IN THE SHADOW OF ZION
22 July 2007
Sometimes I do think it would have been better had the Jewish state arisen in a place less embattled than the Middle East. A place like Madagascar, a relatively pacific republic adrift in the Indian Ocean. Jews have migrated around the world, but until very recently they only lived as a minority dispersed among larger, often hostile, populations. Throughout history, wherever Jews have wandered, they have been quick to adapt to their new environment. Surely they might have found temporary comfort in Madagascar. Economist and philosopher Isaac de Pinto observed 250 years ago that “the Jew is a chameleon that assumes all the colors of the different climates he inhabits, of the different peoples he frequents, and of the different governments under which he lives.” I wonder what colors Jewish life might have assumed in Madagascar, so very far from Zion.
My feelings about Israel are complex, a combination of admiration and disappointment. As an American-born, naturalized Israeli citizen who has moved back-and-forth between the two countries, I am bifurcated, having two homelands at one and the same time. To be a Jew, some say, means always having your bags packed. I’m tied not to domestic apron strings, but to backpack shoulder straps. My wife, Jessica, is disquieted by this perpetual vagabondage. She points out that Madagascar contains no sites of Jewish memory to explore. Why go? Why spend all this money? I can’t provide her with a convincing rationale for my journey, and can only quote poet Delmore Schwartz: “Decide to take a trip… / Go quickly!” No argument has ever been won with poetry. Schwartz’s student, Lou Reed, called him a “wandering Jew,” and I suppose I’m one myself because Jessica is right: there is no Jewish history in Madagascar, only a lost vision of an alternate future. So I travel not to a place, but back in time. Like a chameleon, as the Malagasy saying goes, I have one eye on the past—and one eye on the future. [photo courtesy of Mark Paskowitz]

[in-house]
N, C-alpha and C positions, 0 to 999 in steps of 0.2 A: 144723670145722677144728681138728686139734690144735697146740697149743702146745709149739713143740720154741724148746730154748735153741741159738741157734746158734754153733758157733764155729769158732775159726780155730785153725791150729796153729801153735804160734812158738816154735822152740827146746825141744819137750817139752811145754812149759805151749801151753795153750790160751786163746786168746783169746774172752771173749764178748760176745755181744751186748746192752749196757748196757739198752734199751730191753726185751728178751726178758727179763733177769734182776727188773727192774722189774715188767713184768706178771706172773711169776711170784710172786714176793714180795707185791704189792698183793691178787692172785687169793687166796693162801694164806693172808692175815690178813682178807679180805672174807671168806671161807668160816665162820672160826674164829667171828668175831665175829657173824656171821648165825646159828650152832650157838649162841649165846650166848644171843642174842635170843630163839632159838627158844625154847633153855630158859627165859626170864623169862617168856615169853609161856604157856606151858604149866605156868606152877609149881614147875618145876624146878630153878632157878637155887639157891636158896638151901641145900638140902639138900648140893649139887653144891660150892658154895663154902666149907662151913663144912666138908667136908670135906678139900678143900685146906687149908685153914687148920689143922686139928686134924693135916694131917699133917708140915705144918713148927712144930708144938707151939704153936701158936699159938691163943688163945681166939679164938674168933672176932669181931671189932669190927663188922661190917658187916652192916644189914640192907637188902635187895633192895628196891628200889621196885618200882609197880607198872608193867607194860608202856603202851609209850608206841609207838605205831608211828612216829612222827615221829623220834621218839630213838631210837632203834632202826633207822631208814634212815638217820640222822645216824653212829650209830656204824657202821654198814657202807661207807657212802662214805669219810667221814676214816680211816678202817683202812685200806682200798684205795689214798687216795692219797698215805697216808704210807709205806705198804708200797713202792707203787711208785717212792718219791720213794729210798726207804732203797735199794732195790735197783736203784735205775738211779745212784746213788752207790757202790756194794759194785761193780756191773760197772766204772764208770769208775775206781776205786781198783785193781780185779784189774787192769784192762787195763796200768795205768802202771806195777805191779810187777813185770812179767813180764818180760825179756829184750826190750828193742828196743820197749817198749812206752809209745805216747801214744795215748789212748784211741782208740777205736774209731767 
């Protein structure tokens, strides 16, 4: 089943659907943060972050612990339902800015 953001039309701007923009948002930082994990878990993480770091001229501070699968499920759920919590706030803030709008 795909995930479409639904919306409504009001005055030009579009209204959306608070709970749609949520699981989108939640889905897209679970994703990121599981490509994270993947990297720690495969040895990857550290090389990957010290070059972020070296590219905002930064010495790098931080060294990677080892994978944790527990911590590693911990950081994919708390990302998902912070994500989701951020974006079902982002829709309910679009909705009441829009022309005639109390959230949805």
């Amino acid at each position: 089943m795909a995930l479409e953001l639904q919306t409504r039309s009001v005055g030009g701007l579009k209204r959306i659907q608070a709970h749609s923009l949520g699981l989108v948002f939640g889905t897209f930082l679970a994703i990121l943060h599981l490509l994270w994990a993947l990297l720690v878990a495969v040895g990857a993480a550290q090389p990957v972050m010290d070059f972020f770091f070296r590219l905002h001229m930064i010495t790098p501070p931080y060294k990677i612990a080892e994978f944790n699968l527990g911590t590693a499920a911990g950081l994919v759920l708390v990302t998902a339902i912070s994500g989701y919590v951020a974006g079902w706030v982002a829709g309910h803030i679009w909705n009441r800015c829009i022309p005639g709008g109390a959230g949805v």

24 July 2007
A three-man Franco-Polish Commission of Experts set out on a fact-finding mission to Madagascar in May of 1937. The delegation consisted of Leon Alter, director of a Jewish emigrant aid society based in Warsaw, Mieczysław Lepecki, a Polish military officer, and Dr. Salomon (Shlomo) Dyk, a noted agronomist in pre-state Palestine. Their mission was to discover whether the French colony could become a land of refuge for Poland’s “excess” Jews. An official communique from the Polish Foreign Office in 1937 indicated that “central Madagascar, at least that part lying 800 metres above sea level” was “suitable for Jewish emigration.”